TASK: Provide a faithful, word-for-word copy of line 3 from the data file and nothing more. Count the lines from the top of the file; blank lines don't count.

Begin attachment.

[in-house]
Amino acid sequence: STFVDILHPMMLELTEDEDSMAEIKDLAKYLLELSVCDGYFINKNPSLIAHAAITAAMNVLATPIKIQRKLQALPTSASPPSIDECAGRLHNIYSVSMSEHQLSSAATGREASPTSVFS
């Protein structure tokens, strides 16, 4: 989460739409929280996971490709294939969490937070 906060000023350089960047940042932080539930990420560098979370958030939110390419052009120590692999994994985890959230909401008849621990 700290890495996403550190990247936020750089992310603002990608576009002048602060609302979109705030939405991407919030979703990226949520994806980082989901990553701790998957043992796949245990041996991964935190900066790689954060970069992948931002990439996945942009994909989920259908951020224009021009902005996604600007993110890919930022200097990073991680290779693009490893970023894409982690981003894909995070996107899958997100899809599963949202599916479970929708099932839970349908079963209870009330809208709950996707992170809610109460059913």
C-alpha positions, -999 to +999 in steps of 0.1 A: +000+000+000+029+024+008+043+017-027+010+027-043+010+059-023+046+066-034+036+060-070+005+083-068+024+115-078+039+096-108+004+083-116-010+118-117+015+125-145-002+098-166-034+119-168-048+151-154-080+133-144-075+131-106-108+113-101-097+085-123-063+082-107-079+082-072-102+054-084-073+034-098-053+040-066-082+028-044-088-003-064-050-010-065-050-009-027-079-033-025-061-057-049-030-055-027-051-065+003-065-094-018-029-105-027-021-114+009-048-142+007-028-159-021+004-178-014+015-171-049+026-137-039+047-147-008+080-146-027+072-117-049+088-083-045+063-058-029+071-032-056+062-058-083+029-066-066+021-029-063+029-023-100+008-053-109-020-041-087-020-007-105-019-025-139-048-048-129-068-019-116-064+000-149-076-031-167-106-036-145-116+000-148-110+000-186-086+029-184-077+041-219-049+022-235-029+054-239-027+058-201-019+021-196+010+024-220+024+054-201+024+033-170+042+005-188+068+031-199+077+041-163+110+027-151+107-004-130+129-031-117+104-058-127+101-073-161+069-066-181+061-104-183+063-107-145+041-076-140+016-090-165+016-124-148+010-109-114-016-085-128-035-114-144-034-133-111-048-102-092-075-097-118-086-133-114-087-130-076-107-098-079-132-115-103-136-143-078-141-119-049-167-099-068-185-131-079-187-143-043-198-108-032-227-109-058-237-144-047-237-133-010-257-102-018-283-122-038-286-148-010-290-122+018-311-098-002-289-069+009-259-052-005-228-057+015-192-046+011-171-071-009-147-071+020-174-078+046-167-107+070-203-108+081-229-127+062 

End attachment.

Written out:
């Protein structure tokens, strides 16, 4: 989460739409929280996971490709294939969490937070 906060000023350089960047940042932080539930990420560098979370958030939110390419052009120590692999994994985890959230909401008849621990 700290890495996403550190990247936020750089992310603002990608576009002048602060609302979109705030939405991407919030979703990226949520994806980082989901990553701790998957043992796949245990041996991964935190900066790689954060970069992948931002990439996945942009994909989920259908951020224009021009902005996604600007993110890919930022200097990073991680290779693009490893970023894409982690981003894909995070996107899958997100899809599963949202599916479970929708099932839970349908079963209870009330809208709950996707992170809610109460059913």